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Bargain! Three for the price of one

June 5, 2012

Could building your muscles build your brain as well or at least slow it from falling apart? That’s the question that Dr. Norman Swan asked on the Health Report recently in Australia.

A Duty

I make myself go to the gym several times a week. Mark Twain said that if you did something you don’t want to do everyday you acquire the habit of doing your duty without pain.  Strange… doing something regularly in your own time that you don’t really want to do… but I know I feel so much better if I exercise, so I go.

I suppose it is my duty not to burden others as I get older,  and I dislike being dependent any way….. so dutiful it is. Resistance training may not only be keeping my creaking body in moderate shape but I may also be helping to prevent my brain from slowing…forgetting stuff, needing more time to work things out, sometimes just thinking “I can’t be bothered, someone else can do this!”… at my age the professionals call that MCI  (mild cognitive impairment), but it is a matter of degree and sometimes the result of the expectations of others. Agism in other words. However we do know that if there are actual signs of MCI some of us have a greater risk of developing dementia over the next 5 years.

Bring on the weights: don’t just go for a walk!

A recent 6 month study in Canada compared three groups of 70+ year olds: an aerobic walking group,  a resistant training group and a stretching/functional exercise group (the control group) They measured two primary areas: memory abilities and  decision making. This included the ability to plan and multi-task. They looked at the effect of the different forms of exercise in individuals with mild cognitive kind of impairments.

THE RESULTS: better ability to make decisions, and to remember a name associated with  a face.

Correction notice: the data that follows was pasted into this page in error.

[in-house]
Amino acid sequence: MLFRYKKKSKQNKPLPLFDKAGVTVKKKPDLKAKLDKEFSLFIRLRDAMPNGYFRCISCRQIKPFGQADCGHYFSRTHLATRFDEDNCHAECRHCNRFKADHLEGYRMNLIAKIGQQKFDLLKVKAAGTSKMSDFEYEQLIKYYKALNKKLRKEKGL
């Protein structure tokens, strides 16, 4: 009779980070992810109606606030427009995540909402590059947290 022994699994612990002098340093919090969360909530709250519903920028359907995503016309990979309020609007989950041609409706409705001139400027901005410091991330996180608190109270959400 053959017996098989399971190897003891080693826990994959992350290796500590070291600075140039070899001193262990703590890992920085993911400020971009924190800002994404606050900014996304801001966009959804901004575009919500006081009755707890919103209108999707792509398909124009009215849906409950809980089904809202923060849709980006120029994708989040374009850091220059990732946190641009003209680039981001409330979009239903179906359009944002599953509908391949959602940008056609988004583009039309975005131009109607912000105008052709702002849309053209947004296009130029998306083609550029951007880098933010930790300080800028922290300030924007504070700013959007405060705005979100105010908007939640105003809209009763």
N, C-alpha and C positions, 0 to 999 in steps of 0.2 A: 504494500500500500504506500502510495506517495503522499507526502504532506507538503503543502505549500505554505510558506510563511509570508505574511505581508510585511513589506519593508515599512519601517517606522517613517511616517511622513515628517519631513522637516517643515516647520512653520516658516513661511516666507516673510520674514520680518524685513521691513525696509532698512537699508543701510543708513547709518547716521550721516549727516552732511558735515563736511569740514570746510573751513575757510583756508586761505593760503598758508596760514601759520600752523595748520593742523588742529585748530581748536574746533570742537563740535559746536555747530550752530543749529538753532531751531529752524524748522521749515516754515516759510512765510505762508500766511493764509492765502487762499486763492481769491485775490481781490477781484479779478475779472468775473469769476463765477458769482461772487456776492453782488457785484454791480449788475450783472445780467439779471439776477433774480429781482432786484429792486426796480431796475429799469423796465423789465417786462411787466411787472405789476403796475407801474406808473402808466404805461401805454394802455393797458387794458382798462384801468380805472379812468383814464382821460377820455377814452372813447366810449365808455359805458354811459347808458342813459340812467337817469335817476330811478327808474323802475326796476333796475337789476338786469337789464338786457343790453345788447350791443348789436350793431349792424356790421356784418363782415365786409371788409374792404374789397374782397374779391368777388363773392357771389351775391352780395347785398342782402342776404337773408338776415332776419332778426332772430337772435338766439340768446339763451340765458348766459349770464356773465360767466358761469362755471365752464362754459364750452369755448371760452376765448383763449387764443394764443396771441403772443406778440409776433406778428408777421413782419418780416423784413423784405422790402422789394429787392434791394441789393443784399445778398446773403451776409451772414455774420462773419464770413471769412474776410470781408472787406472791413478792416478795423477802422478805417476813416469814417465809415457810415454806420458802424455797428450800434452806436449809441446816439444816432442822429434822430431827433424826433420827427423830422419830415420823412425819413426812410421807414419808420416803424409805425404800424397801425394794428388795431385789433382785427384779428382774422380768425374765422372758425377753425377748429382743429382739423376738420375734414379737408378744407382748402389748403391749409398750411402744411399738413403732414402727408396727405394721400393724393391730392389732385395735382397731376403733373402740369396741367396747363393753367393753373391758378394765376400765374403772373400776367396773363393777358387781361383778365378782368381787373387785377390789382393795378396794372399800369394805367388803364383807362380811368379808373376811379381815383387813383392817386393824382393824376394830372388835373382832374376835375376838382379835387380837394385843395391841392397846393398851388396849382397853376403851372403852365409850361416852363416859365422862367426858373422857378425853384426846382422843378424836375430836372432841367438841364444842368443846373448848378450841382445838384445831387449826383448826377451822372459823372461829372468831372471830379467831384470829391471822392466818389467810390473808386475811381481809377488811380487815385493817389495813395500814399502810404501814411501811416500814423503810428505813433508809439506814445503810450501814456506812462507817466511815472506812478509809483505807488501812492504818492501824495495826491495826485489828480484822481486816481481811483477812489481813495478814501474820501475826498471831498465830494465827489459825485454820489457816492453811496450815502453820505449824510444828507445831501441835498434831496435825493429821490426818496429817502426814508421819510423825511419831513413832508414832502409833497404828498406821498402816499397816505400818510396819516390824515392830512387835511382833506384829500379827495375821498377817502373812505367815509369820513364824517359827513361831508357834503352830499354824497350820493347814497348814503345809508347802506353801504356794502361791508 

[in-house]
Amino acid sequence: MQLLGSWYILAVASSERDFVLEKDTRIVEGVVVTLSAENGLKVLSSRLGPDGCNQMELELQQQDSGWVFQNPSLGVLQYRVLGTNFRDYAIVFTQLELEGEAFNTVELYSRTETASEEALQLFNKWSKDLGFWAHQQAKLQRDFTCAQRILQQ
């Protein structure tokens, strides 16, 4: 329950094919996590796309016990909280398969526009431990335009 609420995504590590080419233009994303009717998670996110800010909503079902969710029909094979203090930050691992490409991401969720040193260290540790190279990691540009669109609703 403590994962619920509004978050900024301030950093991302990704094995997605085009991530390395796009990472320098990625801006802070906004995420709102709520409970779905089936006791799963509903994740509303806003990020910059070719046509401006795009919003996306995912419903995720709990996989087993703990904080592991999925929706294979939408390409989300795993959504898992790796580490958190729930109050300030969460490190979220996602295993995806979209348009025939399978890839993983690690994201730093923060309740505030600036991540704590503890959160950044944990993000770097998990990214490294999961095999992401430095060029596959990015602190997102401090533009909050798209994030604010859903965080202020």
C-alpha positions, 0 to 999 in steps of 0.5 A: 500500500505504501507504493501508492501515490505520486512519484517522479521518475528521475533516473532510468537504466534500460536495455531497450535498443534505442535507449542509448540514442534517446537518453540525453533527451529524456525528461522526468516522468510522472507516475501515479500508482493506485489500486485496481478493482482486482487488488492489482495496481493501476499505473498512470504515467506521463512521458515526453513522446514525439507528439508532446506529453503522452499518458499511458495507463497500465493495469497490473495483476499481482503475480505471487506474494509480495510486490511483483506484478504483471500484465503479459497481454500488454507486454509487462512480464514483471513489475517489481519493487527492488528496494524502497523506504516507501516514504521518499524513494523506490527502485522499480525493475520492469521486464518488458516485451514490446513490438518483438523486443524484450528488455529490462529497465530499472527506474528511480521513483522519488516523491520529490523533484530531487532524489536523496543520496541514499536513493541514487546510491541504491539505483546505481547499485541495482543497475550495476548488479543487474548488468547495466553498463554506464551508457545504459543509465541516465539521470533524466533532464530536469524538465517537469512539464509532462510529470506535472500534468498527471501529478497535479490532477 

Compared to the control group the resistance training group demonstrated a significant improvement in the area of executive function, their ability to make the appropriate decision given a particular circumstance.  And they had better associative memory. Associative memory is somewhat different from just simply remembering an item.  An item memory component would be: do you remember someone’s name?  Associative memory would be in the context of remembering the name and tie it to the face. The researchers saw an improvement in the resistance training group for the associative memory. And the benefits persisted.

 Why is resistance training with weights better than walking?

You actually have to learn new skills, count the reps, push yourself harder and therefore it’s not just blind exercise, there’s a thinking element in the exercise as well, testing your brain.

You might actually have to go to the gym for this benefit because you actually need a trainer to teach you new exercises, monitor things along with you, make sure you progress. The trainer is actually an element here which is quite important.

“Your journey  is to focus on what you’re doing, it’s not something you are just doing quite blindly and not paying attention to the task at hand so yes, I agree whether that is facilitated by another individual or you’re reminding yourself to  focus on the task I think that is a huge factor.  And the second component is that it needs to be progressive. If you look at previous literature in strength training and cognition there has been a number of other studies.  The ones that tend to have a negative effect are not progressive in nature, while if you look at studies that seem to be positive, the component is always progressive. Even for walking, to maximise the benefit  it does need to be of moderate intensity and progressive.”

Teresa Liu-Ambrose is at the University of British Columbia in Vancouver where she also works in the Centre for Hip Health and Mobility.

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